September 30th, 2015 E-Learning

swiss-army-phoneThere was a time roughly 10 years ago or so when the concept of elearning was pretty straight-forward.

Whenever someone mentioned “elearning” you generally knew what they were referring to.

Today it’s not so black and white.

Mobile devices like smartphones and tablets have had a significant influence on the elearning industry – in some circles it is referred to as an entirely separate entity: mobile learning (or mlearning).

This is where there is some confusion.

There are industry professionals who recognize the existence and unique differences of mobile learning, but then they still use the term “elearning” in an all encompassing manner.

I am very much guilty of this, often changing vernacular depending on the audience. For all intents and purposes I think it’s fine to group mlearning with elearning. When you boil it down, mobile learning is technically just a form of elearning.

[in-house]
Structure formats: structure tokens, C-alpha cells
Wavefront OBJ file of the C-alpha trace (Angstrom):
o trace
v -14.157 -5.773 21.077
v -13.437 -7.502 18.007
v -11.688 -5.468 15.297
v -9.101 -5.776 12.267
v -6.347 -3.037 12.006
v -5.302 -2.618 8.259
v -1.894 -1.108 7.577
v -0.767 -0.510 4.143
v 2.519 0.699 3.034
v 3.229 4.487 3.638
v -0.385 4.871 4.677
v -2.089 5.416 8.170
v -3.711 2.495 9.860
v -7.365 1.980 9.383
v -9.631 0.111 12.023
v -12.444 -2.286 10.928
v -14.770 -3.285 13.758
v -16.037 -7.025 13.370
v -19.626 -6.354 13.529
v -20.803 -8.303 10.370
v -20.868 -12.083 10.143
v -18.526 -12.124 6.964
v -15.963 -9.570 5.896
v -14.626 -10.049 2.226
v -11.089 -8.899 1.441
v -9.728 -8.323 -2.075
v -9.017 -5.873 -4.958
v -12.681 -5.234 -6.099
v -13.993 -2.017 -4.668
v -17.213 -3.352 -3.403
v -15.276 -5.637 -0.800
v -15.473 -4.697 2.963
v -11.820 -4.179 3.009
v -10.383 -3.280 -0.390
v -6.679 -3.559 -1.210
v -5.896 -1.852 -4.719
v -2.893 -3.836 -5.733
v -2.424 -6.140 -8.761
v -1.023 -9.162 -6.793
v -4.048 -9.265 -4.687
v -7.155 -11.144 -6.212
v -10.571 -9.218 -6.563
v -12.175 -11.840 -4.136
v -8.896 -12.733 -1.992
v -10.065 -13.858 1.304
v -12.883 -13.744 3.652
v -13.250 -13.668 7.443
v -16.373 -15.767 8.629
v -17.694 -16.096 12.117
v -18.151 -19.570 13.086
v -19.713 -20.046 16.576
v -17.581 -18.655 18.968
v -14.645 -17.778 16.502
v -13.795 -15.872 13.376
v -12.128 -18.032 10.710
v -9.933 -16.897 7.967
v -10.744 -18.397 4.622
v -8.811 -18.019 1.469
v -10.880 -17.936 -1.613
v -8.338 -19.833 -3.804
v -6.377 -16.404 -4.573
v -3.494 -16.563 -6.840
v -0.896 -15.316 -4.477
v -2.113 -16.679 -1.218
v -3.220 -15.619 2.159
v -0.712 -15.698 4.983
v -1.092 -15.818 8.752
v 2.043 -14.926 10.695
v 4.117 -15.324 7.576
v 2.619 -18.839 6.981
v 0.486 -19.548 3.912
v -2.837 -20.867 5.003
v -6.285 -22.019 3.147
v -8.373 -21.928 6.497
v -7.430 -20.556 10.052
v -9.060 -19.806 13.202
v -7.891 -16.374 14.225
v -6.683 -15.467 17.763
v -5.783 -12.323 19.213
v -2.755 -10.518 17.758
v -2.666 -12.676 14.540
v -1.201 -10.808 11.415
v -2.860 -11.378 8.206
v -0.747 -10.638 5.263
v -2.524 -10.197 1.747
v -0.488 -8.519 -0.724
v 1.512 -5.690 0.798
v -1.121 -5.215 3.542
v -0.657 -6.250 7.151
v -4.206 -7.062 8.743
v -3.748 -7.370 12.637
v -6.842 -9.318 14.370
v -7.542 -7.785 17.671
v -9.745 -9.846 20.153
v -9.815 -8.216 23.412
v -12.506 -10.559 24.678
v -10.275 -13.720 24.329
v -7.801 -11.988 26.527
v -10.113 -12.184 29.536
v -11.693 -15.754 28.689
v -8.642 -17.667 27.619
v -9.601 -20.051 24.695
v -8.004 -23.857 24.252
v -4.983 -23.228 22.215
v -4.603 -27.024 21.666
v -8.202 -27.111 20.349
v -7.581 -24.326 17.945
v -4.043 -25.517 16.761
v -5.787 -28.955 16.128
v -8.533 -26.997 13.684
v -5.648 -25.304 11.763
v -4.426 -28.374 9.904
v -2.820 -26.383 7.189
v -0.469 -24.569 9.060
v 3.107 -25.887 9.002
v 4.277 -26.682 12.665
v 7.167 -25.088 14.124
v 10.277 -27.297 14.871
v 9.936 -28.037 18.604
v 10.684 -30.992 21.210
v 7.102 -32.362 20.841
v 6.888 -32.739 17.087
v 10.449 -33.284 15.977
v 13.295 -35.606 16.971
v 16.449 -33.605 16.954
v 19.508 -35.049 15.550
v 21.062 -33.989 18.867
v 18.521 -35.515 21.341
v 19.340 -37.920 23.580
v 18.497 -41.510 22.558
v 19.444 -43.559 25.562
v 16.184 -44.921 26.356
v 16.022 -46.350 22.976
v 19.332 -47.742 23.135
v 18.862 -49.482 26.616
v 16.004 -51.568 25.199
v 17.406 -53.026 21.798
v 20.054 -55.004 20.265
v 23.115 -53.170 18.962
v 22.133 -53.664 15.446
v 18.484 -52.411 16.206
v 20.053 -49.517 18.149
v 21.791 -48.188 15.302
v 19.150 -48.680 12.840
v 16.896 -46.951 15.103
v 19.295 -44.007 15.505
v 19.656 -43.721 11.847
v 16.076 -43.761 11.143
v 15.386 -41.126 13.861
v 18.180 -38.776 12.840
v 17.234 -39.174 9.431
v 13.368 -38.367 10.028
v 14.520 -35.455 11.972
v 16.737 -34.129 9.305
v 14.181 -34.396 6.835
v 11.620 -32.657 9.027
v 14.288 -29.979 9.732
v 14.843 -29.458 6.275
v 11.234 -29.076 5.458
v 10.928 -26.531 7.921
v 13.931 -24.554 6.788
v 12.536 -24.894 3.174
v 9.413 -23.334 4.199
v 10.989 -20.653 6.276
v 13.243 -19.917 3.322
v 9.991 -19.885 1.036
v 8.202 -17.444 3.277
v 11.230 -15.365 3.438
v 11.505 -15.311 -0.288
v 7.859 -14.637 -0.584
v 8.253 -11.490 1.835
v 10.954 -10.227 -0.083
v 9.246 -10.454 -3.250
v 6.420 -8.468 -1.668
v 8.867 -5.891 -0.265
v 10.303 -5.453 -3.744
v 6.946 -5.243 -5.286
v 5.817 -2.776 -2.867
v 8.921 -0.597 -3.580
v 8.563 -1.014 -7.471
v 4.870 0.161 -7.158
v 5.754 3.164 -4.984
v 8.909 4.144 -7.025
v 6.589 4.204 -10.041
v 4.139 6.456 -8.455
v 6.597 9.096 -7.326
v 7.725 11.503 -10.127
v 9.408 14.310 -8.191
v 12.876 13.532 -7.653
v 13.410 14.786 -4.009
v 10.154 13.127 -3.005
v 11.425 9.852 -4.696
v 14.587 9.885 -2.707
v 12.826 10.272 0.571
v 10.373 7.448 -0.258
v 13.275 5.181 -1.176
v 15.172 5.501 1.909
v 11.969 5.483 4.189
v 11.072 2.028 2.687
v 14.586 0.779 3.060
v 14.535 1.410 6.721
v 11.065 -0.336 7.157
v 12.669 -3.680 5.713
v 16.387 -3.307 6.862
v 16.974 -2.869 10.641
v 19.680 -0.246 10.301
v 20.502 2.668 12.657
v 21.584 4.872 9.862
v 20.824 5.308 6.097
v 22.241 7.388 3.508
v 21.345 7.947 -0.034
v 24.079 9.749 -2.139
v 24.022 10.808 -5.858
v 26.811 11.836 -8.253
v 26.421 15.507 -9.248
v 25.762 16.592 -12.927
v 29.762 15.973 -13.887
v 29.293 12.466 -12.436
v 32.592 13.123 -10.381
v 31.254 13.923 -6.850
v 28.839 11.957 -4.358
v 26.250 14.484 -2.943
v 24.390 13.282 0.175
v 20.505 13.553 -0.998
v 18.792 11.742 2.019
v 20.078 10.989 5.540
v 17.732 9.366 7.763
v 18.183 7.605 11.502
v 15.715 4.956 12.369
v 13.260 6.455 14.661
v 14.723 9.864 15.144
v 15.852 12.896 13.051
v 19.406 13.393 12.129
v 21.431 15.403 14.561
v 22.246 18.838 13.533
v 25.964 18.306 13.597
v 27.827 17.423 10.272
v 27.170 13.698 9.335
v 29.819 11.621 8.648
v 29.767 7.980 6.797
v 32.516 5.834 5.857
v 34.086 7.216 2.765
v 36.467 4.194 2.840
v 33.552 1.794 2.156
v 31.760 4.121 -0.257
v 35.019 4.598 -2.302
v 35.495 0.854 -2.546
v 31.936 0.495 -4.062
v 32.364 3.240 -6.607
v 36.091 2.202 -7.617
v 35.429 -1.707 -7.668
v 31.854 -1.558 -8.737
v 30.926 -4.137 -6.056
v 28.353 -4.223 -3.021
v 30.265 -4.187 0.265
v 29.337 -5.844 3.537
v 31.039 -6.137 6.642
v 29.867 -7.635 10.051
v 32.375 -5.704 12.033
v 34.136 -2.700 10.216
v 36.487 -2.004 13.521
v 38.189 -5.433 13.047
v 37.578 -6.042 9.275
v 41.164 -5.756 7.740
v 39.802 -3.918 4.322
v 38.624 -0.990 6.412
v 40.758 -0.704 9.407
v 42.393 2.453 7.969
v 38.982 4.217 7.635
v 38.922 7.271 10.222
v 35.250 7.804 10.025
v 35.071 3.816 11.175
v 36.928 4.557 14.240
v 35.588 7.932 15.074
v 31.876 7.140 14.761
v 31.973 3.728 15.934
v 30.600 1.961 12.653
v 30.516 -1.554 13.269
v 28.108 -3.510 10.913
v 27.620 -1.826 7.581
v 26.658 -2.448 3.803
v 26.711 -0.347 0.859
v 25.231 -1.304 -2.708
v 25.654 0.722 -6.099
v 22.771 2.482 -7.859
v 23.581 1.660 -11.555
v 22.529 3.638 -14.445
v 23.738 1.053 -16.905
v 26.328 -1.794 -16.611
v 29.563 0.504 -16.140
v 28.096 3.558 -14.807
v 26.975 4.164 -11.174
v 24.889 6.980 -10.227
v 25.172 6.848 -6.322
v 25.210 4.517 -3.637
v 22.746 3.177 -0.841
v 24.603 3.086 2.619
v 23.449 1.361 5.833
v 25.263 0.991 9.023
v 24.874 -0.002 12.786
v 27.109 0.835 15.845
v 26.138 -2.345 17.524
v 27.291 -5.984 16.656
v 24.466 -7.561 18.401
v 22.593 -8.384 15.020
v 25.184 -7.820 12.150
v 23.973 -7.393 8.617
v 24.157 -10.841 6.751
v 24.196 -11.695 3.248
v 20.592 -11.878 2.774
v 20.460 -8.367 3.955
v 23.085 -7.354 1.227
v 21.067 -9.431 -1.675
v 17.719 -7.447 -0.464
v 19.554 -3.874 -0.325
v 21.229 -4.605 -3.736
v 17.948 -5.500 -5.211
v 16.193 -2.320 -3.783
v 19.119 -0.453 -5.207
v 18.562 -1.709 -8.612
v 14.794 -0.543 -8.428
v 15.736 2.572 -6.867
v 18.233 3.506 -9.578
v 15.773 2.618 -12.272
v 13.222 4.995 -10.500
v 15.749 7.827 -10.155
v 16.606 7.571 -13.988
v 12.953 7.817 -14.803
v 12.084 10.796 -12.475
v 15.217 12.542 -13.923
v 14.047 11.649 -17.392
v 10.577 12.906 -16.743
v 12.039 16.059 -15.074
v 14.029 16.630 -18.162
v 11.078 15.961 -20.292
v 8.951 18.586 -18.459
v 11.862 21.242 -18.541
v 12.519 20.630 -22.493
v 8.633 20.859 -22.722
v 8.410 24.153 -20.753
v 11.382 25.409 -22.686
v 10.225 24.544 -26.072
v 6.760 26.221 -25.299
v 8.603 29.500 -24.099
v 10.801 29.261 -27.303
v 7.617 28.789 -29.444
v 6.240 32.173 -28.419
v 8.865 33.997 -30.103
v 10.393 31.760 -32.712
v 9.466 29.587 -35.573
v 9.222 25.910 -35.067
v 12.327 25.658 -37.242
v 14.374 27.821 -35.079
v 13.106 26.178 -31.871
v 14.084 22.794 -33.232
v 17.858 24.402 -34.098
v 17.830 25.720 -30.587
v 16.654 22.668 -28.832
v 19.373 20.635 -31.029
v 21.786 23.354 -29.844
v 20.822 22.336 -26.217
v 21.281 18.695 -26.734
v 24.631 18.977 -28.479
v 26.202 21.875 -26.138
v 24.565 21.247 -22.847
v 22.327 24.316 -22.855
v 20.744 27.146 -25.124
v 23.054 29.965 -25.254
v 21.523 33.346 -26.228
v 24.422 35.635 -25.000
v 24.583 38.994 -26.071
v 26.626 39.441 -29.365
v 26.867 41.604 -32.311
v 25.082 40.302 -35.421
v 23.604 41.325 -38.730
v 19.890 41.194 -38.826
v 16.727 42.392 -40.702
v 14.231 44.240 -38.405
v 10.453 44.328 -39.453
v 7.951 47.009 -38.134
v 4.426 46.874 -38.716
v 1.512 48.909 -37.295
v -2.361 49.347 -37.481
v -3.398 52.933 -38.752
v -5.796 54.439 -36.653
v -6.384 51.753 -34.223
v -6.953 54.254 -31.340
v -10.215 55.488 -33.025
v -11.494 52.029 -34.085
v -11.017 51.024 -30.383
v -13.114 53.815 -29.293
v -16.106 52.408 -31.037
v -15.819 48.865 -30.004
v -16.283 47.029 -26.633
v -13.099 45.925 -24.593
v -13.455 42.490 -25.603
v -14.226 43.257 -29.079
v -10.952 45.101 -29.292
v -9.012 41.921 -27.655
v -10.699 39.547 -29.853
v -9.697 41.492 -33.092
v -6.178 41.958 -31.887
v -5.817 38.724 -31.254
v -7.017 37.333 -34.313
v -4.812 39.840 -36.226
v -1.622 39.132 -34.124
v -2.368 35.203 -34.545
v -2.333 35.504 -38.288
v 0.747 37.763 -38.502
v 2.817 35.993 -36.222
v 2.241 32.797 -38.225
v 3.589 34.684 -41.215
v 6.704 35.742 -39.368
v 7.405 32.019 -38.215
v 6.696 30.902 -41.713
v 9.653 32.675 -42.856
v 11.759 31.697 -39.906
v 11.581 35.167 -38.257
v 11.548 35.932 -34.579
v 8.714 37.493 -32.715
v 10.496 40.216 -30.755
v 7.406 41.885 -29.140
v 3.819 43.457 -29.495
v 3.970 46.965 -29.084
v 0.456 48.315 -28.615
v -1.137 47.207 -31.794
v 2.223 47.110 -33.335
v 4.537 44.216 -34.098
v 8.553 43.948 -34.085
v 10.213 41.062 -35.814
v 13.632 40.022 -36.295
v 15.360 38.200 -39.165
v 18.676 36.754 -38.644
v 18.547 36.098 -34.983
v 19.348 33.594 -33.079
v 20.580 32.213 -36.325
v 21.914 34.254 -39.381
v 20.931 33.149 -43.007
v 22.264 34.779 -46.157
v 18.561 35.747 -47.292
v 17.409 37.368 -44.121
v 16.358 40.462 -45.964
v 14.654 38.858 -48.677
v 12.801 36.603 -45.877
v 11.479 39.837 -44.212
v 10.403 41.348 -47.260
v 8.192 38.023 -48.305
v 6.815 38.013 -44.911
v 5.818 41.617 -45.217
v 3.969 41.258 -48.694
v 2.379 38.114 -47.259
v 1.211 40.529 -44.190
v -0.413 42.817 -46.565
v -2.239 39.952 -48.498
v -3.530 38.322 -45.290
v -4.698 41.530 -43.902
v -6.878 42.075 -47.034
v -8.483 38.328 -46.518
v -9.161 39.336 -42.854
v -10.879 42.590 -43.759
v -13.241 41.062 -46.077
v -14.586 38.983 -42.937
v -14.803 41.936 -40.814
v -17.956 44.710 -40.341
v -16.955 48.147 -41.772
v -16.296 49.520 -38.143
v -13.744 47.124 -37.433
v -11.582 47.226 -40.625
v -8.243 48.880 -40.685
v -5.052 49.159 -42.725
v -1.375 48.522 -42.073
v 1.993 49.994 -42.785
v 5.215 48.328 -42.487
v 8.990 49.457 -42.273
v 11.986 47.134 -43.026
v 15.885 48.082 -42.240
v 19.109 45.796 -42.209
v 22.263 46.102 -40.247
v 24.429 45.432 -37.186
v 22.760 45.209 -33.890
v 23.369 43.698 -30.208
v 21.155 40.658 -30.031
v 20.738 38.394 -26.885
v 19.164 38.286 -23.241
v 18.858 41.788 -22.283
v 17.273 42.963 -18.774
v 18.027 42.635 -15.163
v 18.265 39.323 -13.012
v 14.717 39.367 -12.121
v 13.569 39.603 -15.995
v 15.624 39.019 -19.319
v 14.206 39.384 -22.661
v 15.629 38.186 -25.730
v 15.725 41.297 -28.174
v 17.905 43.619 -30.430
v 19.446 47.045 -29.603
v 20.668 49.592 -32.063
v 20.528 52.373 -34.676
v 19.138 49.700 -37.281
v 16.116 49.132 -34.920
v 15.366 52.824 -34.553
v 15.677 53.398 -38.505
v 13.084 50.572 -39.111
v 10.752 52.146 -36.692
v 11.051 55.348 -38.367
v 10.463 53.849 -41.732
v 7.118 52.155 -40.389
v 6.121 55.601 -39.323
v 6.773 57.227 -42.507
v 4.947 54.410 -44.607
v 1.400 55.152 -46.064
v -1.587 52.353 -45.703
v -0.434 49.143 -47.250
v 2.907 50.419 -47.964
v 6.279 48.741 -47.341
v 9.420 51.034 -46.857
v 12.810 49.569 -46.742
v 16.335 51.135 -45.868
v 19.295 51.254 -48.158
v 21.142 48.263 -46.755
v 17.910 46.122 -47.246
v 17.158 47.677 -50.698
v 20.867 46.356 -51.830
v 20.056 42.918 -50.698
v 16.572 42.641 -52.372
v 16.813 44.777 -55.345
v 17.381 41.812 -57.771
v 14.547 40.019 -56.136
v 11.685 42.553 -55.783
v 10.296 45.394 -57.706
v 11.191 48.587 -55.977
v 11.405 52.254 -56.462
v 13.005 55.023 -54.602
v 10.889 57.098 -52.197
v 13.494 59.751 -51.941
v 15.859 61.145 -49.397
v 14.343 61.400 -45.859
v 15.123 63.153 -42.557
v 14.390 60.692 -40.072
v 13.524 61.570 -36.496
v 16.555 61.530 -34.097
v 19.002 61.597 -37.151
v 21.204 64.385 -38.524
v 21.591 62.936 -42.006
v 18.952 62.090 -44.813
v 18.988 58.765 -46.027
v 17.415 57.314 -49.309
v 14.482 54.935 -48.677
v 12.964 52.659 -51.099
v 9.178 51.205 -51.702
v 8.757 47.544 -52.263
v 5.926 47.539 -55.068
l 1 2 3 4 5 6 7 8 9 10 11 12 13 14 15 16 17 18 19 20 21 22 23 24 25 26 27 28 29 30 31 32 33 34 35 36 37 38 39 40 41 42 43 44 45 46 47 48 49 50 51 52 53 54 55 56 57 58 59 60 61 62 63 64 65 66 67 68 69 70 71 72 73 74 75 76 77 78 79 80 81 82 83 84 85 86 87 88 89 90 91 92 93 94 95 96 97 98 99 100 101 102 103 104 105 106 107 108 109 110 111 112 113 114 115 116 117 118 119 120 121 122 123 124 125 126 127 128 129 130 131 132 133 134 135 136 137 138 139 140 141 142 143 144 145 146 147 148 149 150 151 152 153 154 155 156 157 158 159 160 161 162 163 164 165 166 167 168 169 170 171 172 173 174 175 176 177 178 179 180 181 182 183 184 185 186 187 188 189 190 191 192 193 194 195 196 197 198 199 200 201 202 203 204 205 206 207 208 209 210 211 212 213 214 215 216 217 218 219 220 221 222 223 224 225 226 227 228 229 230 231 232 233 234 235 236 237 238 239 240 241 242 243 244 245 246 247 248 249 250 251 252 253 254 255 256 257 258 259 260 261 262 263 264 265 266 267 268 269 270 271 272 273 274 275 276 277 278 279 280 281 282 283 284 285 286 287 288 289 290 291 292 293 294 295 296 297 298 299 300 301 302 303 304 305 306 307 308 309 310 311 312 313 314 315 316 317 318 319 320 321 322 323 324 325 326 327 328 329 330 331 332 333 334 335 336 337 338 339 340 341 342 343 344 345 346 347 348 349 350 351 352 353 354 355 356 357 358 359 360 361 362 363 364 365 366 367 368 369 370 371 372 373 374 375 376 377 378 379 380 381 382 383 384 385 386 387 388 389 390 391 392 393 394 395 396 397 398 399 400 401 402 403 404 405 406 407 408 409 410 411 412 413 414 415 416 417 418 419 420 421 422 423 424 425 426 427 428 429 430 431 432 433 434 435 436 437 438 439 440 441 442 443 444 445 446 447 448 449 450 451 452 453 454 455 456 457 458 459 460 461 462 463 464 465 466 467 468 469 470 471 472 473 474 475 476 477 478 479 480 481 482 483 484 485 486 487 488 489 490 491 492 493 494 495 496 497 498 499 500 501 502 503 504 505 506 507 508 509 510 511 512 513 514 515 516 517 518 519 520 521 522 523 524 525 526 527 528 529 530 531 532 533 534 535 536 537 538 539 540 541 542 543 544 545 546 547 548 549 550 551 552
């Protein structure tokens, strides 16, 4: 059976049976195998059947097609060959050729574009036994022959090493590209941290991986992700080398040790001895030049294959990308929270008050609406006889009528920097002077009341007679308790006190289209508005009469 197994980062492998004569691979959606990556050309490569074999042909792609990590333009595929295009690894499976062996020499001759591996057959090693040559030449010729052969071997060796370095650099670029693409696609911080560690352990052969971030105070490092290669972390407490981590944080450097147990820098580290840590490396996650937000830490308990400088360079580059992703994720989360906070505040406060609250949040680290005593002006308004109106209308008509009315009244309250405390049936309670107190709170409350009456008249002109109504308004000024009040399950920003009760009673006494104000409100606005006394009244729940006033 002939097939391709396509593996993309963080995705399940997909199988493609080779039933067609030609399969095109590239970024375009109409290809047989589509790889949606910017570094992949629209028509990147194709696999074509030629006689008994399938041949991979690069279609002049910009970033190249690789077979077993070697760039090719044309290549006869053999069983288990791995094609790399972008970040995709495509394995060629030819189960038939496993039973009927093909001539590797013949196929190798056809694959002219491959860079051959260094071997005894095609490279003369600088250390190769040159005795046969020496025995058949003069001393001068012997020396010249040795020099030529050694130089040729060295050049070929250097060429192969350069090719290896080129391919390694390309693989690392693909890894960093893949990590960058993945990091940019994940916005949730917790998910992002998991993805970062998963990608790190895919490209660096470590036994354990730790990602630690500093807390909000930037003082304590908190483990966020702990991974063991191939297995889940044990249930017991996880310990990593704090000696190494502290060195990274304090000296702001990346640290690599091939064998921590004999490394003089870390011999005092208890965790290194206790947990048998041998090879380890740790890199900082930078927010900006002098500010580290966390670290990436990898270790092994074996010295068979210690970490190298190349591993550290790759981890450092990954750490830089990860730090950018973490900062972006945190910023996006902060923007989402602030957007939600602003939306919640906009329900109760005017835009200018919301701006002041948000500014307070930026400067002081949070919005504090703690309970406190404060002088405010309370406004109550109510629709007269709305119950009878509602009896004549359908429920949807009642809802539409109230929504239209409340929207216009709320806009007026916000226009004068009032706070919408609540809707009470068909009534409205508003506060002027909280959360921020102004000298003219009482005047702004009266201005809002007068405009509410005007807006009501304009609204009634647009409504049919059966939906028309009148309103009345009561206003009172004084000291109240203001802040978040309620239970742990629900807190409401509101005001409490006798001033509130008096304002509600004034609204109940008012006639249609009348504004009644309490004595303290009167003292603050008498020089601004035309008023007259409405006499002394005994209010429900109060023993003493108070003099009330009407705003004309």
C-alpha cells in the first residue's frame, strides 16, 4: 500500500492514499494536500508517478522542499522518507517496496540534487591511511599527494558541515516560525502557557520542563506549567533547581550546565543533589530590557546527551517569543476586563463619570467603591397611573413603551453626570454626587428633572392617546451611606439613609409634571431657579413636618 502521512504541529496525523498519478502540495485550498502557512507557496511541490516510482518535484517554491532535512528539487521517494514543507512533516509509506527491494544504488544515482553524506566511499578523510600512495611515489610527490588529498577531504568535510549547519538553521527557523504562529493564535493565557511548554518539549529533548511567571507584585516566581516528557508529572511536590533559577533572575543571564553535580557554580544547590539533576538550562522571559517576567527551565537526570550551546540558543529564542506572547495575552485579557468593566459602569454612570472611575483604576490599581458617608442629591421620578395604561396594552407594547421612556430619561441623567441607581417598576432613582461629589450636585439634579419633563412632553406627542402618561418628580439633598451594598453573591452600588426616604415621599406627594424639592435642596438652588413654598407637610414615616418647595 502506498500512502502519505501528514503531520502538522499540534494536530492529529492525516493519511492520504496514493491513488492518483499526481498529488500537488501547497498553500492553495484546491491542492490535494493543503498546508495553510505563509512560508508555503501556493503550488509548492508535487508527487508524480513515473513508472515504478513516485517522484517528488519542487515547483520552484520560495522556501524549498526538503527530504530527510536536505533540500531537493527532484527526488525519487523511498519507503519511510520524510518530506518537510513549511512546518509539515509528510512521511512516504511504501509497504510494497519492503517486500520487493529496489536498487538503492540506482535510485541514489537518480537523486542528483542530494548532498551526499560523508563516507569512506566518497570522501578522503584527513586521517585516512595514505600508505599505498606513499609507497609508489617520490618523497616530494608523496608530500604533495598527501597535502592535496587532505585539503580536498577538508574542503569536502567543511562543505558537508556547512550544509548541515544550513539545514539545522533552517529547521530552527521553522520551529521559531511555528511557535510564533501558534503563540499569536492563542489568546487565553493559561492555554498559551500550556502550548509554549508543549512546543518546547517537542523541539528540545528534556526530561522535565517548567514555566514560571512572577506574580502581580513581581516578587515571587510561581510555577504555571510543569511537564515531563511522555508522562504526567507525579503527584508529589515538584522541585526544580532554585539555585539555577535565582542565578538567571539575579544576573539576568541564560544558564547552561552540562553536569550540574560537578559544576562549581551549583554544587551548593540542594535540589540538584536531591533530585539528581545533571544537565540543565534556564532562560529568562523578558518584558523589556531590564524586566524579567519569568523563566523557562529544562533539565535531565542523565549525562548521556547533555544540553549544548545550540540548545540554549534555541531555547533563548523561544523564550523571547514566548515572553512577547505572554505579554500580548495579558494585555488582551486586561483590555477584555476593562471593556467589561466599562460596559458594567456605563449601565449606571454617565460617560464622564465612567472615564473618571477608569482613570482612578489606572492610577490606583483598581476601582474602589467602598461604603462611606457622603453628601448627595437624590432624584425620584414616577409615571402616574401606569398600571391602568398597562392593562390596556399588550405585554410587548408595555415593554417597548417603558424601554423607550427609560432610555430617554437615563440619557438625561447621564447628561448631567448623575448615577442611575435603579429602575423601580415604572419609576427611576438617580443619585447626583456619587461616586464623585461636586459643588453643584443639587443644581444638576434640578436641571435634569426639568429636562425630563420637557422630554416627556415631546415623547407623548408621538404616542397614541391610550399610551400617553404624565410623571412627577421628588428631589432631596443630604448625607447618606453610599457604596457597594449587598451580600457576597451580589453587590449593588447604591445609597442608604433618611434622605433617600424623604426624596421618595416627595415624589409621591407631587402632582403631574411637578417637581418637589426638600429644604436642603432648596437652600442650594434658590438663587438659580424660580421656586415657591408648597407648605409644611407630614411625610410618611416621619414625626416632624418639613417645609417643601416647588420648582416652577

However, it is still important to recognize the differences of mlearning and elearning because they do in fact exist.

Mobile learning is almost always a key consideration for any elearning program. Gone are the days when you only would develop for one device (i.e. desktops or laptops).

Every course you create needs to be accessible across a multitude of devices, browsers, and operating systems.

This is one of the reasons why developing elearning takes a considerable more amount of time compared to creating in-person training programs.

Shift ELearning has developed an infographic that gives a quick “snapshot” with regards to the primary differences between elearning and mlearning.

Specifically, they identified four areas where these two forms of learning differ:

  • Purpose
  • Medium of delivery
  • Design
  • Duration

I find the last one intriguing as I have never seen duration be a defining factor between the two. It’s an interesting take.

Perhaps you can think of other defining factors between elearning and mlearning?

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About Justin Ferriman

Justin Ferriman started LearnDash, the WordPress LMS trusted by Fortune 500 companies, major universities, training organizations, and entrepreneurs worldwide for creating (and selling) their online courses. Justin's Homepage | Twitter

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